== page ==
The manufacturers argued that the claims were preempted because federal law precluded them from providing any warning that was not “the same as” the label that the FDA had approved for the brand-name product. The Fifth and Eighth Circuits disagreed, holding that the claims were not preempted because (in the view of those courts) federal law allowed generic manufacturers to make unilateral label changes, and because the manufacturers could have asked the FDA for permission to make a label change.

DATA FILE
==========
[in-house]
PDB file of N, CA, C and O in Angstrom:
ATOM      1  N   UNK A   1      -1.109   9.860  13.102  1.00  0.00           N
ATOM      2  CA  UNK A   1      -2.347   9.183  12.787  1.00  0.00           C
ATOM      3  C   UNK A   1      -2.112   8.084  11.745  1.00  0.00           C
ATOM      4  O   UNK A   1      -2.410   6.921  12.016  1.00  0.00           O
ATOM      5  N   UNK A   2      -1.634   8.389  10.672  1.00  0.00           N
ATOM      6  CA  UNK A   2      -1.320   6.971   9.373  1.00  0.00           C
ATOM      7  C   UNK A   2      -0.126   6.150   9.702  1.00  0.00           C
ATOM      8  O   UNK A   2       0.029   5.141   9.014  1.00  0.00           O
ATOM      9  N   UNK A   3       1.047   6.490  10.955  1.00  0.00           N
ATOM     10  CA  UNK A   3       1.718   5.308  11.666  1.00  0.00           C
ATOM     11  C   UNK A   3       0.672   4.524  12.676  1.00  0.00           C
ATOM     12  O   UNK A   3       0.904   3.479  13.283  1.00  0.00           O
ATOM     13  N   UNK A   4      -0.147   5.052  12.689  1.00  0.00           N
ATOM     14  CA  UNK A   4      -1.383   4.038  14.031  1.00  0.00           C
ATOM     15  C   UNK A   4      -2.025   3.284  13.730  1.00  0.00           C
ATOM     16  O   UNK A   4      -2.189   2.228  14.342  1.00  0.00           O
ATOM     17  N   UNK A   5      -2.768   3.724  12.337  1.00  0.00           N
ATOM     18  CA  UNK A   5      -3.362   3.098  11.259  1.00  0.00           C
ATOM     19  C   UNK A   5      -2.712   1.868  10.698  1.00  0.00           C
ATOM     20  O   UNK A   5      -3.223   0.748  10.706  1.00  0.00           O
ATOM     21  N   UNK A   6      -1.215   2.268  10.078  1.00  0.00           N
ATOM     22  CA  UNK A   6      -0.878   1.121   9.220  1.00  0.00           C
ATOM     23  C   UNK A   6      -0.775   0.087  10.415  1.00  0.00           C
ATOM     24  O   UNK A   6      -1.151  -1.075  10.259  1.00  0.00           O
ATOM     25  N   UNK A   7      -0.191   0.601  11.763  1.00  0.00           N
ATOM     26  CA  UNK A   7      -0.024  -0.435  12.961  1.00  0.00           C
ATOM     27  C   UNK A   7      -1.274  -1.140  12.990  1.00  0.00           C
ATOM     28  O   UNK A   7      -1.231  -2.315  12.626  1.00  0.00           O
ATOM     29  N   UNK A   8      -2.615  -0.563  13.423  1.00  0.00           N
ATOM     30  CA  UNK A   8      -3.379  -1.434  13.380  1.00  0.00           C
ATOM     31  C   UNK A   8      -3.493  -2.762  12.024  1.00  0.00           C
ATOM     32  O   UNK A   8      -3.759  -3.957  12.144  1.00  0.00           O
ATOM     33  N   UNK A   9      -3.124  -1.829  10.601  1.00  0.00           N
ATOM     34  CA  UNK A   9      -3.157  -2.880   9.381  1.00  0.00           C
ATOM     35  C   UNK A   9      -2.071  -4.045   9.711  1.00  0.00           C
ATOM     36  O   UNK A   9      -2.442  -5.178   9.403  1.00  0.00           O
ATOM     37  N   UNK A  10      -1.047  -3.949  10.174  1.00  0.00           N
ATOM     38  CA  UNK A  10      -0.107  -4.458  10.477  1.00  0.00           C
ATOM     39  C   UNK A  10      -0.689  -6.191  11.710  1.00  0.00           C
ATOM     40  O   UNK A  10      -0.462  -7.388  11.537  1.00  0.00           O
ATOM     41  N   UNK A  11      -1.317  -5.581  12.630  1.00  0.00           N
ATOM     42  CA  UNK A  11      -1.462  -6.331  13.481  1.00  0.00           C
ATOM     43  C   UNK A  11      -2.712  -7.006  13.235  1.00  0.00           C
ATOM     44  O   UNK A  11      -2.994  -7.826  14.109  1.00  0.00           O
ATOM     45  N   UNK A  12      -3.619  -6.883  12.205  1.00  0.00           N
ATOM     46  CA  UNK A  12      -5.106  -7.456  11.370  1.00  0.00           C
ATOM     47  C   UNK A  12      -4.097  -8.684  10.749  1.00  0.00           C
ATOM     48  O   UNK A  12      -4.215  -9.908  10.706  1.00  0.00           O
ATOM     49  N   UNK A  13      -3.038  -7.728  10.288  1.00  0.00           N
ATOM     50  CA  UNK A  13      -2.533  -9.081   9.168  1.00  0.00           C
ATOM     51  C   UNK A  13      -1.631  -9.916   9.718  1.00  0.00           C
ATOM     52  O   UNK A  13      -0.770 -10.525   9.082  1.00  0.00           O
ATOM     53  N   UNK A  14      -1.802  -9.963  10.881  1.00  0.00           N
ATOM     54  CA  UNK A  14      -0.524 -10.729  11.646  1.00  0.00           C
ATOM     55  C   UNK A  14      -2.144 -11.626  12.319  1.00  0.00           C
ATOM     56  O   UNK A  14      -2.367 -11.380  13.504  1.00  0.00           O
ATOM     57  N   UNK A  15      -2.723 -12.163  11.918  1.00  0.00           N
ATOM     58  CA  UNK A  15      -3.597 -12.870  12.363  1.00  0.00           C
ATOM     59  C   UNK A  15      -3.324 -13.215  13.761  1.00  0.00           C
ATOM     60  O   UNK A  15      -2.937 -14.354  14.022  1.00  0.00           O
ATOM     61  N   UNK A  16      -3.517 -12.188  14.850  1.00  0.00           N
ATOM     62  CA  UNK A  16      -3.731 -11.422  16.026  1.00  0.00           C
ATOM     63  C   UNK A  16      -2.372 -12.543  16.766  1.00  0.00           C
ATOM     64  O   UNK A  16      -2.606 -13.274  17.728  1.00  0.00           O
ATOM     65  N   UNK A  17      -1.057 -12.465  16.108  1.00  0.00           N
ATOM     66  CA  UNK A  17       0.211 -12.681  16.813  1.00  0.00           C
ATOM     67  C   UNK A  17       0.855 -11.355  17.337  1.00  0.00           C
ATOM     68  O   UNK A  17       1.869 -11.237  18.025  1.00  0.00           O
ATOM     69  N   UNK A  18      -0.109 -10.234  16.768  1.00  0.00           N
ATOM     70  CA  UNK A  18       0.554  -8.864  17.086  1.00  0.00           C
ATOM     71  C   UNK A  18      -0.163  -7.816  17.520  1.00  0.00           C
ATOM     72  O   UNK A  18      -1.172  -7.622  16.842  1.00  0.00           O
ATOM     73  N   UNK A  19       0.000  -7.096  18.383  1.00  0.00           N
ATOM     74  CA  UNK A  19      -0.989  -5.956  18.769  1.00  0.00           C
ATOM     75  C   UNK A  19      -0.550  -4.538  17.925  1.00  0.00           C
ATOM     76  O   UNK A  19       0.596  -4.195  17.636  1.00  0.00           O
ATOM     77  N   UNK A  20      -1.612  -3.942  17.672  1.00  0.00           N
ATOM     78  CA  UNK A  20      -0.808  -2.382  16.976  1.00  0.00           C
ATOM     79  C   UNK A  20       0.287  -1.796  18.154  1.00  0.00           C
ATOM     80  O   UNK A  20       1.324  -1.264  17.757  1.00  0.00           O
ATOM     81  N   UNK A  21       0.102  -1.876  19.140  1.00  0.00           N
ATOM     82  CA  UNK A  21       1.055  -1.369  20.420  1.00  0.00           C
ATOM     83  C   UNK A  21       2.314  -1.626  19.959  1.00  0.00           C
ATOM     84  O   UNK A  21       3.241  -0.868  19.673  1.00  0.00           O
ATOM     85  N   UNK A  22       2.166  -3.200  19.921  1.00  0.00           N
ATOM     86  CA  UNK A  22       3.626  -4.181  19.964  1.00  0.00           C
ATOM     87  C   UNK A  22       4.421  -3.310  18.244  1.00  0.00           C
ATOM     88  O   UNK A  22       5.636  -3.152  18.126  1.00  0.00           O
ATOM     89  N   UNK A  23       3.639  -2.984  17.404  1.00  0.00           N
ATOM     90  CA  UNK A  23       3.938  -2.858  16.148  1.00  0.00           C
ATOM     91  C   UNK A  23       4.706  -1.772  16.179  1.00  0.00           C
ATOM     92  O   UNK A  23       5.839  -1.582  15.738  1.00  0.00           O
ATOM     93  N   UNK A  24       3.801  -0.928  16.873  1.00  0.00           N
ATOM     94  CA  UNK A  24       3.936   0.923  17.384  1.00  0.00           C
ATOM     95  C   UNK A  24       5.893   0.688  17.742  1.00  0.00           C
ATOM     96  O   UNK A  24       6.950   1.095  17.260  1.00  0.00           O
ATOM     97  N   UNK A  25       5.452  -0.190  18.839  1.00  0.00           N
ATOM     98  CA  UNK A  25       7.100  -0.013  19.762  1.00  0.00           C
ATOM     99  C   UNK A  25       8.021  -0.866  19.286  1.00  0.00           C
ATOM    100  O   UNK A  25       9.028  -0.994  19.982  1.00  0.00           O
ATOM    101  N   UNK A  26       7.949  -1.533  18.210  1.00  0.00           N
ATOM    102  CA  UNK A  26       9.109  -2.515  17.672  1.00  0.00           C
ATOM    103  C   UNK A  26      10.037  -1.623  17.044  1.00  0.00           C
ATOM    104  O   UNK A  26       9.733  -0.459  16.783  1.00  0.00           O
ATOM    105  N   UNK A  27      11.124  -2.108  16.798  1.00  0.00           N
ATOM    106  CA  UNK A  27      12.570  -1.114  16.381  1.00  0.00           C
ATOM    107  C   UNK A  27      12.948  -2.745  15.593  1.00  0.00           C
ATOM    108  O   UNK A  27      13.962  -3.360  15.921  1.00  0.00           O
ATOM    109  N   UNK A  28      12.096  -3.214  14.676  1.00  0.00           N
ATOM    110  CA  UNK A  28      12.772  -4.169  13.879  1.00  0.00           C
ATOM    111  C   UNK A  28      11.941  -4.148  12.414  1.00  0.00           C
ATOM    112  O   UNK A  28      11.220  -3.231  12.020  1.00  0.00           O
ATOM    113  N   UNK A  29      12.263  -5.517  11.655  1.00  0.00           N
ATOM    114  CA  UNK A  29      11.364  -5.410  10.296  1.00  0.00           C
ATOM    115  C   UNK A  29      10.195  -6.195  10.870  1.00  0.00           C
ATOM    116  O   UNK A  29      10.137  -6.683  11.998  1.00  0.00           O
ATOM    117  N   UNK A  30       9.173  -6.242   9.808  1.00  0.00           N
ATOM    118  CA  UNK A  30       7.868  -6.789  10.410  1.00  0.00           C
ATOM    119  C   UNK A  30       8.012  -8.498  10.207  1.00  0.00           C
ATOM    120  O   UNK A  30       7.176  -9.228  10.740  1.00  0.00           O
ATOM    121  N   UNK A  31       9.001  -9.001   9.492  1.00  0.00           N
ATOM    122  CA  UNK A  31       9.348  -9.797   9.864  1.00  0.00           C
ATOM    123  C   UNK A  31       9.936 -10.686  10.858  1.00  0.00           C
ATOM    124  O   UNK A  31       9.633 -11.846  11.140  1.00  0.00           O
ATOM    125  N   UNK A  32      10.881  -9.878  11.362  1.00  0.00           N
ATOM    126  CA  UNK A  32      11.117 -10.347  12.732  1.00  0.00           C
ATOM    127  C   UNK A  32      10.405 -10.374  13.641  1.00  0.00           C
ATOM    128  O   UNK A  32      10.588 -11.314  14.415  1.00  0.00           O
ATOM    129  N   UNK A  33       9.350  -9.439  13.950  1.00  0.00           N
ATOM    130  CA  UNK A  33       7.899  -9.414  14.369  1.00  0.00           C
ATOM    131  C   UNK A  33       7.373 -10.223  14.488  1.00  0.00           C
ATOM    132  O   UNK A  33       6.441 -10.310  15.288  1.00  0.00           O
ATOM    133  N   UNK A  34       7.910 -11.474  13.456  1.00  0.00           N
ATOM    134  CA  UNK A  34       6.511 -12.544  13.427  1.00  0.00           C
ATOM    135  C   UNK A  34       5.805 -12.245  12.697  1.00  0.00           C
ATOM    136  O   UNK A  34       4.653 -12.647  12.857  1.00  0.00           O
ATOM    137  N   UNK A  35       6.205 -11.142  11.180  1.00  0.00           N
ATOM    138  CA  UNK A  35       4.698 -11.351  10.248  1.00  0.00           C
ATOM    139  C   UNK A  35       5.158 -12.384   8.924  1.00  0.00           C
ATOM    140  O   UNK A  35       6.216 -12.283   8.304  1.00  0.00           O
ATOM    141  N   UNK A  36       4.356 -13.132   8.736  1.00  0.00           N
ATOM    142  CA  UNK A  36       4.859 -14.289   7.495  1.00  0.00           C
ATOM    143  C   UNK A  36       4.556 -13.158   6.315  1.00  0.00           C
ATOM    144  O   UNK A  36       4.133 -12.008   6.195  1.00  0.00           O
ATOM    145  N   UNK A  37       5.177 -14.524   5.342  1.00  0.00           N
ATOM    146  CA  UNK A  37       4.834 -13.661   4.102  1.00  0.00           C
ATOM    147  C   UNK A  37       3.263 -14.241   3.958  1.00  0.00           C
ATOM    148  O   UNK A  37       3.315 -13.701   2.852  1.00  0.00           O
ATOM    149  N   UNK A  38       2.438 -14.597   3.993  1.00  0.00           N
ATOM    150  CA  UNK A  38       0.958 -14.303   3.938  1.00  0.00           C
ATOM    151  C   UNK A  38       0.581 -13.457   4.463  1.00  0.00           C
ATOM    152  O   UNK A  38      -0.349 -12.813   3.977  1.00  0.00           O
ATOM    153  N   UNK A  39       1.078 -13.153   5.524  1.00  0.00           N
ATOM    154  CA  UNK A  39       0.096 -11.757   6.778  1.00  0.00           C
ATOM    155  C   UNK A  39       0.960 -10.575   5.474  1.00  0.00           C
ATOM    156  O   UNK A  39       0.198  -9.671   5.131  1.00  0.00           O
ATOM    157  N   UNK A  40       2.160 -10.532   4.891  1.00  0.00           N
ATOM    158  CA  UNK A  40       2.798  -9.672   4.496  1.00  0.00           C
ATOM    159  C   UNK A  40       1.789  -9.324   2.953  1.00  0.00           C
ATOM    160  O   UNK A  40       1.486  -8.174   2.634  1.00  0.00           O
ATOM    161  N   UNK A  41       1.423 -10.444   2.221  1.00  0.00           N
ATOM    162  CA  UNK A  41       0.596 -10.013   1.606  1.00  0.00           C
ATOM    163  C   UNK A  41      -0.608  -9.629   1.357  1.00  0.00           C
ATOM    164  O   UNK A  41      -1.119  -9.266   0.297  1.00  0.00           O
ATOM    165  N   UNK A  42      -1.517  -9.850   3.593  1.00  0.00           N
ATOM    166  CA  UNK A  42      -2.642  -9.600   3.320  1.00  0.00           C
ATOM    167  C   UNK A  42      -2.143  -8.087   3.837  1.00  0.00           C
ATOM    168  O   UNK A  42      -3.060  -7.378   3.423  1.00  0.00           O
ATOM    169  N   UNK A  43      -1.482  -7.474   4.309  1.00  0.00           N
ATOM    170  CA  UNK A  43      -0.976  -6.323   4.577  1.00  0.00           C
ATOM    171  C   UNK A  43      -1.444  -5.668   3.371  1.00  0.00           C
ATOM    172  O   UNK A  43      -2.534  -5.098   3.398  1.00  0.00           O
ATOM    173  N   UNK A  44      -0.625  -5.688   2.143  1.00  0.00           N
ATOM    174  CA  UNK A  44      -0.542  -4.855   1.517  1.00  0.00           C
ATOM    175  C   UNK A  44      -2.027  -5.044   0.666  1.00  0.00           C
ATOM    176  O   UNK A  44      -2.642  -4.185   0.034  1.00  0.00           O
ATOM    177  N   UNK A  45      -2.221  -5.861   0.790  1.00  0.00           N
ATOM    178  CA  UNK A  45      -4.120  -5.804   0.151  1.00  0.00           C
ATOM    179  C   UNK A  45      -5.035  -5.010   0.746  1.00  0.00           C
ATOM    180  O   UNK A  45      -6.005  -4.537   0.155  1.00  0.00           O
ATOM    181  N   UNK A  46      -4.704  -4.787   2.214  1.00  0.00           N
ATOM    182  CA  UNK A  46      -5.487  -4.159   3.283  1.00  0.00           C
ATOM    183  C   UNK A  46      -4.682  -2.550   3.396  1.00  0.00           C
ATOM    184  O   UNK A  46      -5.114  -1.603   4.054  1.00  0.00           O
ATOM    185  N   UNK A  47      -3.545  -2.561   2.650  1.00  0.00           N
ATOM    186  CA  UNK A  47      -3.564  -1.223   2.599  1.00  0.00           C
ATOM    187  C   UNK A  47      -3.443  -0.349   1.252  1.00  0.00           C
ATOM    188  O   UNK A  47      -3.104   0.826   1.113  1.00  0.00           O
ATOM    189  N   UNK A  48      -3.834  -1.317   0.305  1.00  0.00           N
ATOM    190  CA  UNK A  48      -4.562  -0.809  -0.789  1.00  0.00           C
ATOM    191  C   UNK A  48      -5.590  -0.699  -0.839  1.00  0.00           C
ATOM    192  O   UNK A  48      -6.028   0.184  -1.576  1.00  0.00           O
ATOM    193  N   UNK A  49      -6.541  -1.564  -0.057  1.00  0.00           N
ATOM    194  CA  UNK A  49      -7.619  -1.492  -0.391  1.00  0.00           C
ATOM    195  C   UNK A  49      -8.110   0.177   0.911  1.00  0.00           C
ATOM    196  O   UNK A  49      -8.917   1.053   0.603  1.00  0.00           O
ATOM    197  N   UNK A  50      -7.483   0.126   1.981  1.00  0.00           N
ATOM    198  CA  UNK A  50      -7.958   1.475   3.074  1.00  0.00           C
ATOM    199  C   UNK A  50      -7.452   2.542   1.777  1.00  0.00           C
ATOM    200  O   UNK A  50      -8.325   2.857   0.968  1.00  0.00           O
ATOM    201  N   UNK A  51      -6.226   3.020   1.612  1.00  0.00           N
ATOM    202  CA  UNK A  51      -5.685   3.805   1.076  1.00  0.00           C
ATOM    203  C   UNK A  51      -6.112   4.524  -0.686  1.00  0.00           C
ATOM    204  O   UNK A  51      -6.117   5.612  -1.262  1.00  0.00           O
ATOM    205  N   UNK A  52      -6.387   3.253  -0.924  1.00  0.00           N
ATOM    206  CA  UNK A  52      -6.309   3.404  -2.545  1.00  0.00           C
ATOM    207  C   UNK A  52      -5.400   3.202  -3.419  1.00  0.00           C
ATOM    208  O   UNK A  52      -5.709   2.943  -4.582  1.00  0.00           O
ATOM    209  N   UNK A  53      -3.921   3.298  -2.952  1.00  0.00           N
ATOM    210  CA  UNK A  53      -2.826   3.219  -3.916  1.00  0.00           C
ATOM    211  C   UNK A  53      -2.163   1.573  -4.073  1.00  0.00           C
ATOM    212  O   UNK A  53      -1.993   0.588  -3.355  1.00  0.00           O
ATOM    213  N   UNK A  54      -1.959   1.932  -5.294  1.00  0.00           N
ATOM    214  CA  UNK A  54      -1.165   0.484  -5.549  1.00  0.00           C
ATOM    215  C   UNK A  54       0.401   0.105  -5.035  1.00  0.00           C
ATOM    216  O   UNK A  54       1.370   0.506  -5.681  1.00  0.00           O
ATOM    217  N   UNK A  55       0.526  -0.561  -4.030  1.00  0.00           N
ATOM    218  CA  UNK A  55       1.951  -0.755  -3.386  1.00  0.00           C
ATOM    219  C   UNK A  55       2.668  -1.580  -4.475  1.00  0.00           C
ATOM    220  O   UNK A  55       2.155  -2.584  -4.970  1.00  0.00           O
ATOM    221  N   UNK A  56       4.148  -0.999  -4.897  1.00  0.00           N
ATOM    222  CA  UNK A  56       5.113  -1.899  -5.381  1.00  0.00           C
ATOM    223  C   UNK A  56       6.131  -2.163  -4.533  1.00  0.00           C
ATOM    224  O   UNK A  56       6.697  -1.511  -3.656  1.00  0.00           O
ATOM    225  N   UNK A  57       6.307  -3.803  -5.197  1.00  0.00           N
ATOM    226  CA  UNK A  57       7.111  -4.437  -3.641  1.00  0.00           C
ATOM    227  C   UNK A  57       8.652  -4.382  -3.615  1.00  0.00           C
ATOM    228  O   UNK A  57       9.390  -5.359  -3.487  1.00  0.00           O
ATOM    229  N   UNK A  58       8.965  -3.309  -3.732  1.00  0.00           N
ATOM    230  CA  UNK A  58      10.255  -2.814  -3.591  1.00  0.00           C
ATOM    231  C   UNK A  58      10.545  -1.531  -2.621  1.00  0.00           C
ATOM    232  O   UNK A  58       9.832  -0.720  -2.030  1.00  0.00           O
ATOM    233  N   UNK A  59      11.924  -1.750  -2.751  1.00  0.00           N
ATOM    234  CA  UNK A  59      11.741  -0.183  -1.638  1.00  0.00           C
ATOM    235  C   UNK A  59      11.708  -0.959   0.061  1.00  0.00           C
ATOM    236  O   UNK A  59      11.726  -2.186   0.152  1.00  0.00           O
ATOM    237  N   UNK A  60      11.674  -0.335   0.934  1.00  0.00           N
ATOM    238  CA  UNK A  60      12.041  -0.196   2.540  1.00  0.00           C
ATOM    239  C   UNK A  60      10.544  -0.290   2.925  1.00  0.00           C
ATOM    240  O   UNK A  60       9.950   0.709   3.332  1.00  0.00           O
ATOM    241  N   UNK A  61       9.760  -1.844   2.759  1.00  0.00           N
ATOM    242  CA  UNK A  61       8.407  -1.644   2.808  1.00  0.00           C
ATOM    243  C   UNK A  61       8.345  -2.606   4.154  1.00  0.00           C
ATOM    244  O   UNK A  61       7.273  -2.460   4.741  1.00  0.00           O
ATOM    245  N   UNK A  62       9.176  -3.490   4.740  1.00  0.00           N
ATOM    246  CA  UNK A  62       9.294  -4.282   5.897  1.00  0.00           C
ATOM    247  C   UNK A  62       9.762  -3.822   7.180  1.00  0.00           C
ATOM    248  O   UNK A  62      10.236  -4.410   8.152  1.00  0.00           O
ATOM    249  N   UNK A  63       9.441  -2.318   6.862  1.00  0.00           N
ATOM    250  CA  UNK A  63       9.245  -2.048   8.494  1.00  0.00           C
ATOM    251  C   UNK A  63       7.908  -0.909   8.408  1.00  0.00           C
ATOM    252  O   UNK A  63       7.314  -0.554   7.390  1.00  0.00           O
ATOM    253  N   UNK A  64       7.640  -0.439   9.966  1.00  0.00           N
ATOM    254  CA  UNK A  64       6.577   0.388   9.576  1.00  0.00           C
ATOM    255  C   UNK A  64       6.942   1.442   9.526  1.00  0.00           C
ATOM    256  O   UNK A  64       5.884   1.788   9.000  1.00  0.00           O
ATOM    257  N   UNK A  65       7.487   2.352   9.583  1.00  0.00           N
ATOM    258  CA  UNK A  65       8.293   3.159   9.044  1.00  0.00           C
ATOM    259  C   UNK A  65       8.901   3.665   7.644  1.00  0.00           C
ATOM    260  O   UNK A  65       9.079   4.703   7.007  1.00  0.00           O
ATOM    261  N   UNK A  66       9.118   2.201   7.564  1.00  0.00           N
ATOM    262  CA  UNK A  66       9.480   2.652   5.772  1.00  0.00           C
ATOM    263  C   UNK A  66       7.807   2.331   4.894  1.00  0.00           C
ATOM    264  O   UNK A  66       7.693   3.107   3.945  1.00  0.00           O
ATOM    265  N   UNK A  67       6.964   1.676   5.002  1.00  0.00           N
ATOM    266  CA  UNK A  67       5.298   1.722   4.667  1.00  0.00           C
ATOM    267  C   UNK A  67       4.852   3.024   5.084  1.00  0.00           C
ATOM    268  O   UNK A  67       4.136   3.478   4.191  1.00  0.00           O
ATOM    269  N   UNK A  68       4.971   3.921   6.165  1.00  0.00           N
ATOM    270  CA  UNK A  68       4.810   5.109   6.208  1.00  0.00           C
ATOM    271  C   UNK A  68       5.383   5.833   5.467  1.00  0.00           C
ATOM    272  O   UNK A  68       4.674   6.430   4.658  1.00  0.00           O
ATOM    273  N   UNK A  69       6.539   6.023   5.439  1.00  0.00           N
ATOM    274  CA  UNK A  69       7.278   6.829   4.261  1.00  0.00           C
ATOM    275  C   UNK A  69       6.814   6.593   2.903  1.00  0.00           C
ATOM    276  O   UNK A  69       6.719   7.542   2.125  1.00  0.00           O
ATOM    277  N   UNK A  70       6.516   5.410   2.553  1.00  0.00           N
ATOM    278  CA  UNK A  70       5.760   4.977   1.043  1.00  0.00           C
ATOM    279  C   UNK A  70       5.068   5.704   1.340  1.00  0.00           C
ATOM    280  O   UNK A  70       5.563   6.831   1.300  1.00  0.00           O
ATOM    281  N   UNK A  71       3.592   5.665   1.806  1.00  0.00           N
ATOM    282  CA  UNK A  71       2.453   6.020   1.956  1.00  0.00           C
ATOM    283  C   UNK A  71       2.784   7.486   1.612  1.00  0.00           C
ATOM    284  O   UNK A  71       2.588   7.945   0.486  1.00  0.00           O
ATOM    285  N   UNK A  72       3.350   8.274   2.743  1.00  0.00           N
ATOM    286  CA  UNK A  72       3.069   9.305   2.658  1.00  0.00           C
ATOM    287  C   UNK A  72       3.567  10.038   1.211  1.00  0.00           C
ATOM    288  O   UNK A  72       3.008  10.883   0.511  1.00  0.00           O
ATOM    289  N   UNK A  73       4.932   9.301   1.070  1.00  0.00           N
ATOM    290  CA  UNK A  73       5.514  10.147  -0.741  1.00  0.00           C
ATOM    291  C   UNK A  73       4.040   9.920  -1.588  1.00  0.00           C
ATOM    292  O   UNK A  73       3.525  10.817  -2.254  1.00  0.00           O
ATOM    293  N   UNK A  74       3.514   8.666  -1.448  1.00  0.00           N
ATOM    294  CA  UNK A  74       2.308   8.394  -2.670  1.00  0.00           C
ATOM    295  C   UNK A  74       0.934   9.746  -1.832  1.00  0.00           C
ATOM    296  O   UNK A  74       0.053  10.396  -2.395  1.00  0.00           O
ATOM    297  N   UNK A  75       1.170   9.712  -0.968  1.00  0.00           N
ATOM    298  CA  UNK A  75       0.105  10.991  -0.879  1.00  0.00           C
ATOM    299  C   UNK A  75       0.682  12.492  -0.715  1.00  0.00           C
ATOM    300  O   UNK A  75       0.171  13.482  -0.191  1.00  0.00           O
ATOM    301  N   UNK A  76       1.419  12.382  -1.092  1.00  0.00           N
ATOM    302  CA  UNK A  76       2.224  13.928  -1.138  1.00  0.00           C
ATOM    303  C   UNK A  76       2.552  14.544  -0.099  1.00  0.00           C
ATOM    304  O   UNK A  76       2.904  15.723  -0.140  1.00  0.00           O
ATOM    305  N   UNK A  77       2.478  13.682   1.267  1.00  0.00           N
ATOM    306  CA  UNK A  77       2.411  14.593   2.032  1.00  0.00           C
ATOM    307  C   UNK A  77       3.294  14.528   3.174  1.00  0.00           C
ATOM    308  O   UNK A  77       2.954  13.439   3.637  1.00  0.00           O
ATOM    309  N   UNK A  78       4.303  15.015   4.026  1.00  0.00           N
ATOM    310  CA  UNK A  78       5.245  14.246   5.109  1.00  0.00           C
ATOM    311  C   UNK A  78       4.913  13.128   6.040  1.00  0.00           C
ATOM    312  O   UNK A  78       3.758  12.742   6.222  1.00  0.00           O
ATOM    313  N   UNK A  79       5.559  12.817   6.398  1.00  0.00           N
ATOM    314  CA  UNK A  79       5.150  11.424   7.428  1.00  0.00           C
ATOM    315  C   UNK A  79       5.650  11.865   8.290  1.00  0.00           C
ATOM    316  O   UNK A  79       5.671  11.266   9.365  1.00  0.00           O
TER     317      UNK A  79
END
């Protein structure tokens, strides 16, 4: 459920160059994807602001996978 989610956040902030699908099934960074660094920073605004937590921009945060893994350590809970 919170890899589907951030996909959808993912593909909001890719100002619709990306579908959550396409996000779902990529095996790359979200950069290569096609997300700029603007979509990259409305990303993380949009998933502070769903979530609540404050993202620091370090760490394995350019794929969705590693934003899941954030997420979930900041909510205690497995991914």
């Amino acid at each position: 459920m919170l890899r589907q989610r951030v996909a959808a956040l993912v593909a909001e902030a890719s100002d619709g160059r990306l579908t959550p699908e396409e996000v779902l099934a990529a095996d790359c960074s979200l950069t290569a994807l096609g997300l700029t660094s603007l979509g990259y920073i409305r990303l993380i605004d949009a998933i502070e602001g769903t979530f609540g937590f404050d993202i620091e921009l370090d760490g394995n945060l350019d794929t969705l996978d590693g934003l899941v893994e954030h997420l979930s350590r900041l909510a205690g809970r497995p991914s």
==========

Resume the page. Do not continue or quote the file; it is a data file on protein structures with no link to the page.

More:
The Supreme Court reversed. Writing for the majority (comprising himself, the Chief Justice, and Justices Scalia, Kennedy, and Alito), Justice Thomas first agreed with the FDA’s position that federal law does not allow generic manufacturers to make unilateral label changes—not by adding or changing warnings provided with the product, and not by sending “Dear Doctor” letters, which are also “labeling” as a matter of federal law and thus subject to the same mandate that generic product labeling at all times match that of the name-brand equivalent. This, the majority explained, is the critical difference from the Court’s prior decision in Levine: FDA regulations permit brand-name drug manufacturers to unilaterally strengthen a warning; the FDA has authority to rescind such changes, but pre-approval is not necessary. Generic drug manufacturers, by contrast, have an “ongoing federal duty of ‘sameness’” that precludes any unilateral label change.